Diagnostik und Kognitive Neuropsychologie

Replicability of Fundamental Results on Spatial-Numerical Associations in Highly Powered Online Experiments

Numbers play a crucial role in our everyday life. Therefore, it is important to understand the basic cognitive processes underlying number processing. One of the most universal aspects of number processing is Spatial-Numerical Associations (SNA).

SNAs are a heterogeneous family of phenomena, which share few features in common. Numbers covey different types of information (cardinality, e.g., five bikes; ordinality, e.g., the fifth bike; parity: odd vs. even; etc.) and all these types of information can be associated with aspects of space (extensions, e.g., occupied area; directions, e.g., left vs. right; etc.).

The SNARC (Spatial-Numerical Association of Response Codes; Dehaene et al., 1993) effect is the hallmark directional SNA effect. It denotes the observation that in left-to-right reading cultures, responses to small numbers are faster with the left and responses to large numbers are faster with the right.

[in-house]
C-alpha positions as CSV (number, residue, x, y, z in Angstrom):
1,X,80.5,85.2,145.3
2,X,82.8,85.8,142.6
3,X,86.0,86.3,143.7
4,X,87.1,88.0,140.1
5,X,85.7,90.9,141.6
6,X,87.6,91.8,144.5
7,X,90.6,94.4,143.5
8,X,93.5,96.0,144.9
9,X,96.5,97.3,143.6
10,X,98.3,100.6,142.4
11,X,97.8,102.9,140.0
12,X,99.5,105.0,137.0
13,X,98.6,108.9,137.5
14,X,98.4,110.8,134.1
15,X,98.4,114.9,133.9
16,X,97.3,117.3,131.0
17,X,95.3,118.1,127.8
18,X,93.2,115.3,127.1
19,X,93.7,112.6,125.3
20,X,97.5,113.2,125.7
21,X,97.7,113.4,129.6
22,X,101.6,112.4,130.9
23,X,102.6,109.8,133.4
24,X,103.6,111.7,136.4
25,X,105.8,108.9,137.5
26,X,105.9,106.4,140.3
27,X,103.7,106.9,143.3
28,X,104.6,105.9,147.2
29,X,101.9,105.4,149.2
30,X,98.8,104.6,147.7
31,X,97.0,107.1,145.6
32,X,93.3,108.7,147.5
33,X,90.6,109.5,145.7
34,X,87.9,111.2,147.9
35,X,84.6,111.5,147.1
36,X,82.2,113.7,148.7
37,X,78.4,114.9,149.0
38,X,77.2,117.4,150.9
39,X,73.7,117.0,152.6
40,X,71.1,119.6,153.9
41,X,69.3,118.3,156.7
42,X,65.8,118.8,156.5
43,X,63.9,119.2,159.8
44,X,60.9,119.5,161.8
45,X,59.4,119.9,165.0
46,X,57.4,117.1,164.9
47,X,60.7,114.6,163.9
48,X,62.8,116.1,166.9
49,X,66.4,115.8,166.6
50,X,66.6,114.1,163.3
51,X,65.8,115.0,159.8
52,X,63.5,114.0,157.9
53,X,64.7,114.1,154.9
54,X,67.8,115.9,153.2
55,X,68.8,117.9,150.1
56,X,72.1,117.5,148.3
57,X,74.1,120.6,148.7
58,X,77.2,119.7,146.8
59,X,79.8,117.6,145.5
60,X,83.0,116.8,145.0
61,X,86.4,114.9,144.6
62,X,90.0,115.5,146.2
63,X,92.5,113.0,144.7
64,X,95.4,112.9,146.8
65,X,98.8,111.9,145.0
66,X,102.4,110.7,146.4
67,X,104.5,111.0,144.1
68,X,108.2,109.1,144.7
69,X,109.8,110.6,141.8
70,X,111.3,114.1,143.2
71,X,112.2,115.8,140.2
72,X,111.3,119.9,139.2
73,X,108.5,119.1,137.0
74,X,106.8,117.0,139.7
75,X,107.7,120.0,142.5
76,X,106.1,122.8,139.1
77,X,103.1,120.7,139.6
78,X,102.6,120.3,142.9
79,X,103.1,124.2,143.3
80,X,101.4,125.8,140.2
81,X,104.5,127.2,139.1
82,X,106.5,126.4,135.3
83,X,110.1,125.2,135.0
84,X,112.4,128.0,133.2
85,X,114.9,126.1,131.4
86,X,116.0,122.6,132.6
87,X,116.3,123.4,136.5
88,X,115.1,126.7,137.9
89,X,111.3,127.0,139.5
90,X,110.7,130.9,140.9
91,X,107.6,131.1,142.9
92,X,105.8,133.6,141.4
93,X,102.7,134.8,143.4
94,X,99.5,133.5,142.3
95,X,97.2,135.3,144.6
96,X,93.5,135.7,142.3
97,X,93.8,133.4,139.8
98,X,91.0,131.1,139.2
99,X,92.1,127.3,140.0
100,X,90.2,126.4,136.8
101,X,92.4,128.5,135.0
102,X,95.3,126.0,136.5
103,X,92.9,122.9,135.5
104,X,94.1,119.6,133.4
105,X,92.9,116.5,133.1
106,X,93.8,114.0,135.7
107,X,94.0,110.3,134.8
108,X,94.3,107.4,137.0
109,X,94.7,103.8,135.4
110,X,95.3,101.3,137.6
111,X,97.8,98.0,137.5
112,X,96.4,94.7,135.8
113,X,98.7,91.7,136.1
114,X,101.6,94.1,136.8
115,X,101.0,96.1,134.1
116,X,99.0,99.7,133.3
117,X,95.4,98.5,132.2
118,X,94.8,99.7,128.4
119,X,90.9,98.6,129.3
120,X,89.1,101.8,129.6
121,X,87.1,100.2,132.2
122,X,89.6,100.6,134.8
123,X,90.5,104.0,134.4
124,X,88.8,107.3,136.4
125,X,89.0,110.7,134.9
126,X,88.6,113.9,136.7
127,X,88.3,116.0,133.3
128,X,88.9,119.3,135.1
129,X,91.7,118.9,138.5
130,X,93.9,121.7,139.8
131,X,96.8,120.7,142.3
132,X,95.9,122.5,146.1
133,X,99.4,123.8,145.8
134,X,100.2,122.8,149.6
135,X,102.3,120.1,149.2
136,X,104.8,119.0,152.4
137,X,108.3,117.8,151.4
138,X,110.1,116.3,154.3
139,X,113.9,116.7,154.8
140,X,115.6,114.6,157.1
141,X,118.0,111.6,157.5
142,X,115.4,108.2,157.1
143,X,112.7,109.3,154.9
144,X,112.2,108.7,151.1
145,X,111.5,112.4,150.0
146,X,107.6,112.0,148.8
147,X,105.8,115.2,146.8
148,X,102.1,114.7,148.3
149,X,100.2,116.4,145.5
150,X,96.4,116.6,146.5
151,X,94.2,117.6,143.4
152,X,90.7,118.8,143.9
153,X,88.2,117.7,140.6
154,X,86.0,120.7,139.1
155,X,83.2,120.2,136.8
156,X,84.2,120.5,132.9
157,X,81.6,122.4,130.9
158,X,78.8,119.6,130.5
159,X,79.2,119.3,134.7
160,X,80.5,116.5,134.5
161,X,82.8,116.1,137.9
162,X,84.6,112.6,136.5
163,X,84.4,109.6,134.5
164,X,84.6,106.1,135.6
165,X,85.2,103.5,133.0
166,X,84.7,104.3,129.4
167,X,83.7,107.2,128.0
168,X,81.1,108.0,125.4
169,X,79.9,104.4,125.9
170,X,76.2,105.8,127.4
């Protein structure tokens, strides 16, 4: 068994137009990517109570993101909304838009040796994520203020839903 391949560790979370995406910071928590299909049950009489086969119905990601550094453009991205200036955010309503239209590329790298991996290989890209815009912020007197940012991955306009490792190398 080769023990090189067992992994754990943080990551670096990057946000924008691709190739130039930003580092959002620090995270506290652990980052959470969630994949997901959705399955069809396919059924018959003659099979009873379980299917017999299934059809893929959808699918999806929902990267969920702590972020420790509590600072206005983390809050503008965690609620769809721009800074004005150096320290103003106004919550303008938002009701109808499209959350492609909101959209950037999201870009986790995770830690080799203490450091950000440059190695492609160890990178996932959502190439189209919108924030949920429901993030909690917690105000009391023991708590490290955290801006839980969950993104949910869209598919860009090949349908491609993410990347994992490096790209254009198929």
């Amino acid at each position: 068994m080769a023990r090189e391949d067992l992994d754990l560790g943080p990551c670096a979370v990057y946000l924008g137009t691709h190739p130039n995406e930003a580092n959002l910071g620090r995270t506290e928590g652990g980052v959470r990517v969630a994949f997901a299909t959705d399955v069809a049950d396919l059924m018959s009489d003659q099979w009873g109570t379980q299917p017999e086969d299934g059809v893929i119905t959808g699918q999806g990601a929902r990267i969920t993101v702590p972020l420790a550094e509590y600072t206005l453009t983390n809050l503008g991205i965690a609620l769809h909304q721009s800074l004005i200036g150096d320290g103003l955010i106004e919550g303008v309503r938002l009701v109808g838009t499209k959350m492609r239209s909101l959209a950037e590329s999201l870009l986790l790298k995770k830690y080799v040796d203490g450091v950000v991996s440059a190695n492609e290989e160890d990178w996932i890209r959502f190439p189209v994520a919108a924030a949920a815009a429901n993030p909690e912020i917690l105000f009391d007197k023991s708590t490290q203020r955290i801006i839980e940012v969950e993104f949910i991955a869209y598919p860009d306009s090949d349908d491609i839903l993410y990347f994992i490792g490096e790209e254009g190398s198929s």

In this research project, we aim to answer the following questions:

How automatic is the SNARC effect?

How task (in)dependent is the SNARC effect?

How context (in)dependent is the SNARC effect?

This project is a close collaboration between the following universities:

This project has been funded by the Deutsche Forschungsgemeinschaft (DFG)



Cipora, K., Haman, M., Domahs, F., & Nuerk, H.-C. (2020). Editorial: On the Development of Space-Number Relations: Linguistic and Cognitive Determinants, Influences, and Associations. Frontiers in Psychology, 11:182. https://doi.org/10.3389/fpsyg.2020.00182

Dehaene, S., Bossini, S., & Giraux, P. (1993). The mental representation of parity and number magnitude. Journal of Experimental Psychology: General, 122(3), 371–396. https://doi.org/10.1037/0096-3445.122.3.371

Toomarian, E. Y., & Hubbard, E. M. (2018). On the Genesis of Spatial-Numerical Associations: Evolutionary and Cultural Factors Co-Construct the Mental Number Line. Neuroscience & Biobehavioral Reviews, 90, 184–199. https://doi.org/10.1016/j.neubiorev.2018.04.010